Friday, February 6, 2009

Nothing but the blood...

I have to confess that when I skimmed the headings of each section of Leviticus 14-15, my first reaction was, "ew," followed by "hmm...". What to say about the subjects of cleansing from skin diseases, treatment of contaminated houses, and bodily discharges that will not gross out or offend the weak of stomach is today's challenge.

My first instinct was to google the idiom that instantly came to mind upon reading God's instructions on these various serious issues. You've heard it before, "cleanliness is next to godliness". I got 240,000 results in .24 seconds, so there must be something to it, right?

Apparently, the first time the phrase was recorded occurs in a sermon given by John Wesley, but it is not attributed to him originally, he was simply repeating a phrase that was commonly used and expounding upon it. I didn't read his sermon, but it would be interesting to know what his conclusions about the subject were because from what I saw there are many people who think it is actually a verse of scripture--a cautionary reminder to check, recheck, and then check again when someone claims to be quoting "the Word".

In these chapters, God's directions serve as not only a means of preventing the spread of serious diseases, but also as a potential deterrent to the rampant spread of bacteria and germs. Keep in mind that these people had no microscopes and had never taken a biology course--they didn't have even a basic understanding of the transmission of germs from one source to another, so these guidelines and instructions were useful for their physical protection.

I think I'd be missing one of the very important aspects of these passages, however, if I didn't mention that while some of the regulations dealt with the physical nature of sickness and disease, there are also implications related to the existence of what was considered to be spiritually unclean here as well.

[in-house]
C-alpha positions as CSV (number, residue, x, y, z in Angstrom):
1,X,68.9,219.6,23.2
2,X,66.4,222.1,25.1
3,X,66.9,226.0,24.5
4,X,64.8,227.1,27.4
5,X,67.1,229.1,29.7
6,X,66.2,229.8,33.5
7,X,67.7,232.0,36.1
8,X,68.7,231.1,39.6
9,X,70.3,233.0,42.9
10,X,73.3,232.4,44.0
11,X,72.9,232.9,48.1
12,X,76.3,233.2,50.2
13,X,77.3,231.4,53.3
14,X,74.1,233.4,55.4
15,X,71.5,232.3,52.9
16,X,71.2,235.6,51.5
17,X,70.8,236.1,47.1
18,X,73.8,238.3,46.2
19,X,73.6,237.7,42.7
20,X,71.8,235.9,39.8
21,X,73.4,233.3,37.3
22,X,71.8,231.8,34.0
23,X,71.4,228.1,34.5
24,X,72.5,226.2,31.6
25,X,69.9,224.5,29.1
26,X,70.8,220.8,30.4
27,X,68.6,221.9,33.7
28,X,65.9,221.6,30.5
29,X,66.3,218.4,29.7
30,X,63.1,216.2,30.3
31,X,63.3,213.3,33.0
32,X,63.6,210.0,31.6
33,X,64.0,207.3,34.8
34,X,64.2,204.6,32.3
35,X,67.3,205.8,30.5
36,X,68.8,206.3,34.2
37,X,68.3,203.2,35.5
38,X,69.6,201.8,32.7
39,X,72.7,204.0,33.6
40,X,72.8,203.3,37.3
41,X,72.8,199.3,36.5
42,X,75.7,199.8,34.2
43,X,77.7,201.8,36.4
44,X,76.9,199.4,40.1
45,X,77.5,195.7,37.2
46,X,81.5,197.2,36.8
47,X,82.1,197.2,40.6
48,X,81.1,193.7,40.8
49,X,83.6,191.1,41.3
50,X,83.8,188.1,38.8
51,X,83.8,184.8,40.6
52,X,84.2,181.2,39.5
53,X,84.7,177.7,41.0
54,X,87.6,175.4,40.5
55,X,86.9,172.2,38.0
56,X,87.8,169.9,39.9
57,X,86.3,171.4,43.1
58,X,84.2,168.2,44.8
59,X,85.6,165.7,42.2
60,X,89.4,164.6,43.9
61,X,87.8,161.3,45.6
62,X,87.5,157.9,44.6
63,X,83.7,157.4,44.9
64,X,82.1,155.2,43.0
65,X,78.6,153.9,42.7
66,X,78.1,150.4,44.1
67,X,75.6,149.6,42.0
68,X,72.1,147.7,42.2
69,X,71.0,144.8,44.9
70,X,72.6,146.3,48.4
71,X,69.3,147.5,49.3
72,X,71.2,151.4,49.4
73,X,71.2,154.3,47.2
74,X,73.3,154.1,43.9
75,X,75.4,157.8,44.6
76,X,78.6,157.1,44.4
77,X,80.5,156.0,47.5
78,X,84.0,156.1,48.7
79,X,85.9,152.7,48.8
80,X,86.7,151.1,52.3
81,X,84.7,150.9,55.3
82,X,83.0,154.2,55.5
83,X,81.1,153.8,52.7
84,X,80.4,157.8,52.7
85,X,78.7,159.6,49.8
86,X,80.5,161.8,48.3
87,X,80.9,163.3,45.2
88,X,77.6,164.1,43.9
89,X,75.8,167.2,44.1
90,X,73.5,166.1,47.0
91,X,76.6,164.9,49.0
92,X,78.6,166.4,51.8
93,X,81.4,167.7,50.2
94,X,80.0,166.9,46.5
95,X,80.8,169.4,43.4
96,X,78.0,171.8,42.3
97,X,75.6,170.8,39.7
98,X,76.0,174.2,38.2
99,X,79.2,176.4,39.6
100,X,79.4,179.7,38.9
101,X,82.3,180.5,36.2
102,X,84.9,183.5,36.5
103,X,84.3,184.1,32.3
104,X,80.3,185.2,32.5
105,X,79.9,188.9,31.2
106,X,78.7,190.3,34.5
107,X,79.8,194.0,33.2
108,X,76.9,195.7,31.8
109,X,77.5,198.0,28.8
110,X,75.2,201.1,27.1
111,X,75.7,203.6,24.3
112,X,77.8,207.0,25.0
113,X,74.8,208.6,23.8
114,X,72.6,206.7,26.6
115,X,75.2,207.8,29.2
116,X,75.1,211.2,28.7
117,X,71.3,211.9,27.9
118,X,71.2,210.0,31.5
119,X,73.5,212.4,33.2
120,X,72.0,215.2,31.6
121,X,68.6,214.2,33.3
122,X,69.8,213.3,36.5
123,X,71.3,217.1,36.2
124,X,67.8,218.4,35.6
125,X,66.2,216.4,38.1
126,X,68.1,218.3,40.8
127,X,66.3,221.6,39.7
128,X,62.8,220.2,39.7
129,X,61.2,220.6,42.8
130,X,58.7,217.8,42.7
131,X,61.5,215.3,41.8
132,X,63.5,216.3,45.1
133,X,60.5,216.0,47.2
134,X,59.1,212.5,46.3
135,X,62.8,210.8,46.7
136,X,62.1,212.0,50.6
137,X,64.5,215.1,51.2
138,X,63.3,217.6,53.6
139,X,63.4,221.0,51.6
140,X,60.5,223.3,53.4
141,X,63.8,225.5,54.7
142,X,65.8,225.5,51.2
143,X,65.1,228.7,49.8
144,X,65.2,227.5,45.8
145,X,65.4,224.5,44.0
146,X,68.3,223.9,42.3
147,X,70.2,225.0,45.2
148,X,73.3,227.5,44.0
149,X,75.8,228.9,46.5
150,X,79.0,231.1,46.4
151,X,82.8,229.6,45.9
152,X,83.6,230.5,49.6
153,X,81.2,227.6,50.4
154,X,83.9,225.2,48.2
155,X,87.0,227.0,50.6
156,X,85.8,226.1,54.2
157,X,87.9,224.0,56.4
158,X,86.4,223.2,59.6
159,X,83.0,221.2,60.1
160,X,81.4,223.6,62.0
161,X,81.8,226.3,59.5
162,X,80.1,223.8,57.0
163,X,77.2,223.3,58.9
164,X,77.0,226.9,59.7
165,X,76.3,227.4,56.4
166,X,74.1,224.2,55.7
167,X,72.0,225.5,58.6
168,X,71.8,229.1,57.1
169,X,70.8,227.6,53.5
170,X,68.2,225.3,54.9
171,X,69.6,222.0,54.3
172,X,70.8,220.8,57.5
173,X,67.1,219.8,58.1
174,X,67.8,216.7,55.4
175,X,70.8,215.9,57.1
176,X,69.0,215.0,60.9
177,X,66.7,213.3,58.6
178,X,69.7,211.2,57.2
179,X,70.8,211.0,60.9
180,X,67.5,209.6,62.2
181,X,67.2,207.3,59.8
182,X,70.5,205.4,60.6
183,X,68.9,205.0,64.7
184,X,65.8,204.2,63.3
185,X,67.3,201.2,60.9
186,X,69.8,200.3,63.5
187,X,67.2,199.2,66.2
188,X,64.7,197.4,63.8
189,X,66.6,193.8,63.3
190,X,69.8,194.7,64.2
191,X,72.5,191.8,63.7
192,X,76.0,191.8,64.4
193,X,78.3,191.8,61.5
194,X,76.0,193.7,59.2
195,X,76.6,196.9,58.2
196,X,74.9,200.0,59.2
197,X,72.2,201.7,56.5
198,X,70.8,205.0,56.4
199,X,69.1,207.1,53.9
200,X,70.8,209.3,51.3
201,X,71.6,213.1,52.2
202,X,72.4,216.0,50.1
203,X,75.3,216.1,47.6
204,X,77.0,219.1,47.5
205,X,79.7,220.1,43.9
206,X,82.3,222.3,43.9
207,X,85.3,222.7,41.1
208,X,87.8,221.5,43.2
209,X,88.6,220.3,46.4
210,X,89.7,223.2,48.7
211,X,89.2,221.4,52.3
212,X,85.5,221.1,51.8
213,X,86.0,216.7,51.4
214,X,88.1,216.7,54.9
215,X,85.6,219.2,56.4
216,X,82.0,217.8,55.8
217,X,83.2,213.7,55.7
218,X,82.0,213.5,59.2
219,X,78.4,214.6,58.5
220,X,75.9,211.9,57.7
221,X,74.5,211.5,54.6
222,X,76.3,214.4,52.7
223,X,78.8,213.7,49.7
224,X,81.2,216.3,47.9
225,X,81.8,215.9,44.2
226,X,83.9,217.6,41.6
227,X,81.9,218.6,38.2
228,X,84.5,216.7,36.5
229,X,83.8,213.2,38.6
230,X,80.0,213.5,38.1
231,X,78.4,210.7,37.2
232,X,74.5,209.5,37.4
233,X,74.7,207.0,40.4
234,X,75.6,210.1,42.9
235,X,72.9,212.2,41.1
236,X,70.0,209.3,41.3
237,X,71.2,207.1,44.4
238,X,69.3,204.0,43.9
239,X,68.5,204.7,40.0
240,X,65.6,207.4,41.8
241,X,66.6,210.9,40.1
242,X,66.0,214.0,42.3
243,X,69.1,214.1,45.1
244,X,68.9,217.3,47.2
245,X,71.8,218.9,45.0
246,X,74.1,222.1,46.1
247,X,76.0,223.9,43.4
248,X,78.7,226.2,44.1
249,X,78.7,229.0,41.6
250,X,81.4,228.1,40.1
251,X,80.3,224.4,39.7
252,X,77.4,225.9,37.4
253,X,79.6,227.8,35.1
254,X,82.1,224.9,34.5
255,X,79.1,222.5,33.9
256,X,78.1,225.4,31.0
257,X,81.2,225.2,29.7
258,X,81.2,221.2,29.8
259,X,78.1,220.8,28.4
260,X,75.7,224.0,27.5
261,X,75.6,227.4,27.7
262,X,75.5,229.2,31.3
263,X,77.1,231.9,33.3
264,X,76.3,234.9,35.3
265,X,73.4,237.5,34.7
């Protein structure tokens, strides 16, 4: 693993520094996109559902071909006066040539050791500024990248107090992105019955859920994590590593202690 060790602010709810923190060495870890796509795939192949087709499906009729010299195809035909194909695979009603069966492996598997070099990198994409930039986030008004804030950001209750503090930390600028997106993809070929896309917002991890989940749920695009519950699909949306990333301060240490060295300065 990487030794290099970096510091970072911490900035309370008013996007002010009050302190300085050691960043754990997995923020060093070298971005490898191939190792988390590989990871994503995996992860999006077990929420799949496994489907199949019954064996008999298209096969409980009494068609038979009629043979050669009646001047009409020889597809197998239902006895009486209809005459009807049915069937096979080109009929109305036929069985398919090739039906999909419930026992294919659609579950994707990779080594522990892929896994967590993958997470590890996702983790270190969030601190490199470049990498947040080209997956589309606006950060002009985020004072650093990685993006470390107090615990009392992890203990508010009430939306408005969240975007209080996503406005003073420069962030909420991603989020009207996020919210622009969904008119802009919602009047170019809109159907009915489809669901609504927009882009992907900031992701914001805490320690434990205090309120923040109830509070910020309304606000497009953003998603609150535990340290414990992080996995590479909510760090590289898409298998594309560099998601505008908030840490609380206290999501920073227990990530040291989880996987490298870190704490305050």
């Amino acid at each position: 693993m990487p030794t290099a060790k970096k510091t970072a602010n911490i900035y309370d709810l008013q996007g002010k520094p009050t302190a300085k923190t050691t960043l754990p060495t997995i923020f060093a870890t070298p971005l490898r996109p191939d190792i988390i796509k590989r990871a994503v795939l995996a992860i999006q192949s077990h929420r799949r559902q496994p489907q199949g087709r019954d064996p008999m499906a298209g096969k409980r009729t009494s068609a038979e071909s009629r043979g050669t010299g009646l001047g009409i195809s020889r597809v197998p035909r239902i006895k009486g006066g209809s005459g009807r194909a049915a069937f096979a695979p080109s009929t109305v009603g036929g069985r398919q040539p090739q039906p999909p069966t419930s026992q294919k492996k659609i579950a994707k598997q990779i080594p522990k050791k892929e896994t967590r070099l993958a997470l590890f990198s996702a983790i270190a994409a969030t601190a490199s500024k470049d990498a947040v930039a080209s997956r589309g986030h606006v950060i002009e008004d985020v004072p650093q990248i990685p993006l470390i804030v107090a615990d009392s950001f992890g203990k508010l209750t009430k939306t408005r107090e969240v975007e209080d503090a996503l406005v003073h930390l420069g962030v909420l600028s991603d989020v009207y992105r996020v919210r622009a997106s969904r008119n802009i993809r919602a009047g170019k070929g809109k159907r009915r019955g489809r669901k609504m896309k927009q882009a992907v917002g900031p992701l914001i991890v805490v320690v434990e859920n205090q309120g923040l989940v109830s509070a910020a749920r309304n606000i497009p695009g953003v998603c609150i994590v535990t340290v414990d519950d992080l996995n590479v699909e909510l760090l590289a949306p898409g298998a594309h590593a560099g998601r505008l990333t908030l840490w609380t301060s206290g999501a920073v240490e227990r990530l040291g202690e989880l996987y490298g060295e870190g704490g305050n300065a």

In Mark 7: 1-9, Jesus reprimanded the Pharisees (teachers of the law) because they were emphasizing ceremonial cleanliness to the exclusion of the need for being internally cleaned up. As a result, I think that these particular Levitical laws did involve spiritual, as well as hygienic applications, but they were never intended to be a means for "getting right" with God.

As I've already said, Jesus alone makes us right with God--and in him, we are as cleaned up as it's possible to be. There is no amount of scrubbing, cleansing, or even antibiotic/antiseptic application that we can do to clean ourselves enough to be God-worthy. We have to be washed by the cleansing blood that is the only thing strong enough to wash away the stain of our sin.

"Oh precious is the flow, that makes me white as snow. No other fount I know, nothing but the blood of Jesus."

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